Am J Perinatol 2015; 32(02): 115-122
DOI: 10.1055/s-0034-1376185
Original Article
Thieme Medical Publishers 333 Seventh Avenue, New York, NY 10001, USA.

The Association of Cord Serum Cytokines with Neurodevelopmental Outcomes

Michael W. Varner
1  Department of Obstetrics and Gynecology, University of Utah, Salt Lake City, Utah
,
Nicole E. Marshall
2  Department of Obstetrics and Gynecology, Oregon Health and Science University, Portland, Oregon
,
Dwight J. Rouse
3  Department of Obstetrics and Gynecology, University of Alabama at Birmingham, Birmingham, Alabama
,
Kathleen A. Jablonski
4  Department of Biostatistics, George Washington University Biostatistics Center, Washington, District of Columbia
,
Kenneth J. Leveno
5  Department of Obstetrics and Gynecology, University of Texas Southwestern Medical Center, Dallas, Texas
,
Uma M. Reddy
6  Department of Obstetrics and Gynecology, Eunice Kennedy Shriver National Institute of Child Health and Human Development
,
Brian M. Mercer
7  Department of Obstetrics and Gynecology, Case Western Reserve University-MetroHealth Medical Center, Cleveland, Ohio
8  Department of Obstetrics and Gynecology, University of Tennessee, Memphis, Tennessee
,
Jay D. Iams
9  Department of Obstetrics and Gynecology, The Ohio State University, Columbus, Ohio
,
Ronald J. Wapner
10  Department of Obstetrics and Gynecology, Thomas Jefferson University and Drexel University, Philadelphia, Pennsylvania
,
Yoram Sorokin
11  Department of Obstetrics and Gynecology, Wayne State University, Detroit, Michigan
,
John M. Thorp
12  Department of Obstetrics and Gynecology, University of North Carolina at Chapel Hill, Chapel Hill, North Carolina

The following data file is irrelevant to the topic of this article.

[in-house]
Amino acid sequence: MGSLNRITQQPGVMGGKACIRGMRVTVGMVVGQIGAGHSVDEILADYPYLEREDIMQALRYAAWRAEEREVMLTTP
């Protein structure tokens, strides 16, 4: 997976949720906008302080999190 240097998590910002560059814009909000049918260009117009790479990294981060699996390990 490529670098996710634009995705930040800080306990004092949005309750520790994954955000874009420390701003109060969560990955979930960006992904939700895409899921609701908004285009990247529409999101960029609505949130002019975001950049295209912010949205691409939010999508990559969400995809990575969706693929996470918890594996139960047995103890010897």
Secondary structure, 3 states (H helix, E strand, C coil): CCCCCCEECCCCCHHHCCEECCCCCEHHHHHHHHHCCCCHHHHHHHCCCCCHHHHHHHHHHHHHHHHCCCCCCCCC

,
Fergal D. Malone
13  Department of Obstetrics and Gynecology, Columbia University, New York, New York
,
Marshall Carpenter
14  Department of Obstetrics and Gynecology, Brown University, Providence, Rhode Island
,
Mary J. O'Sullivan
15  Department of Obstetrics and Gynecology, University of Miami, Miami, Florida
,
Alan M. Peaceman
16  Department of Obstetrics and Gynecology, Northwestern University, Chicago, Illinois
,
Gary D. V. Hankins
17  Department of Obstetrics and Gynecology, University of Texas Medical Branch, Galveston, Texas
,
Donald J. Dudley
18  University of Texas Health Science Center at San Antonio, San Antonio, Texas
,
Steve N. Caritis
19  Department of Obstetrics and Gynecology, University of Pittsburgh, Pittsburgh, Pennsylvania
,
; for the Eunice Kennedy Shriver National Institute of Child Health Human Development Maternal-Fetal Medicine Units Network› Author Affiliations
Further Information

Publication History

25 March 2014

25 March 2014

Publication Date:
17 June 2014 (online)

Abstract

Objective To test whether elevated umbilical cord serum inflammatory cytokine levels predicted subsequent cerebral palsy (CP) or neurodevelopmental delay (NDD).

Study Design Nested case-control analysis within a clinical trial of antenatal magnesium sulfate (MgSO4) before anticipated preterm birth (PTB) for prevention of CP, with evaluation of surviving children at the age of 2. NDD was defined as a Bayley psychomotor developmental index (PDI) and/or mental developmental index (MDI) < 70. Controls, defined as surviving children without CP and with Bayley PDI and MDI ≥ 85, were matched by race and gestational age. Cord serum was analyzed for interleukin-8 (IL-8) interleukin-1 beta (IL-1β), and tumor necrosis factor-α (TNF-α) levels. Elevated cytokine levels were defined as ≥ 75th percentile in placebo-exposed controls. Analyses compared case/control cytokine levels, adjusting for MgSO4 exposure, gestational age, race/ethnicity, and sociodemographic differences.

Results Logistic regression analysis with 339 cases and 276 controls showed that elevated IL-8 and IL-1β were more common in cord blood serum from infants with subsequent low MDI as compared with controls. After adjusting for additional confounders, the significant differences were no longer evident. Cytokine levels (IL-8, IL-1β, and TNF-α) were not elevated with CP or low PDI.

Conclusion Cord serum IL-8, IL-1β, and TNF-α levels in preterm infants are not associated with subsequent CP or NDD.

Notes

Comments and views of the authors do not necessarily represent views of the NICHD or NINDS. (ClinicalTrials.gov number, NCT00014989.) Presented in part at the 30th annual meeting of the Society for Maternal-Fetal Medicine, Chicago, IL, February 4, 2010.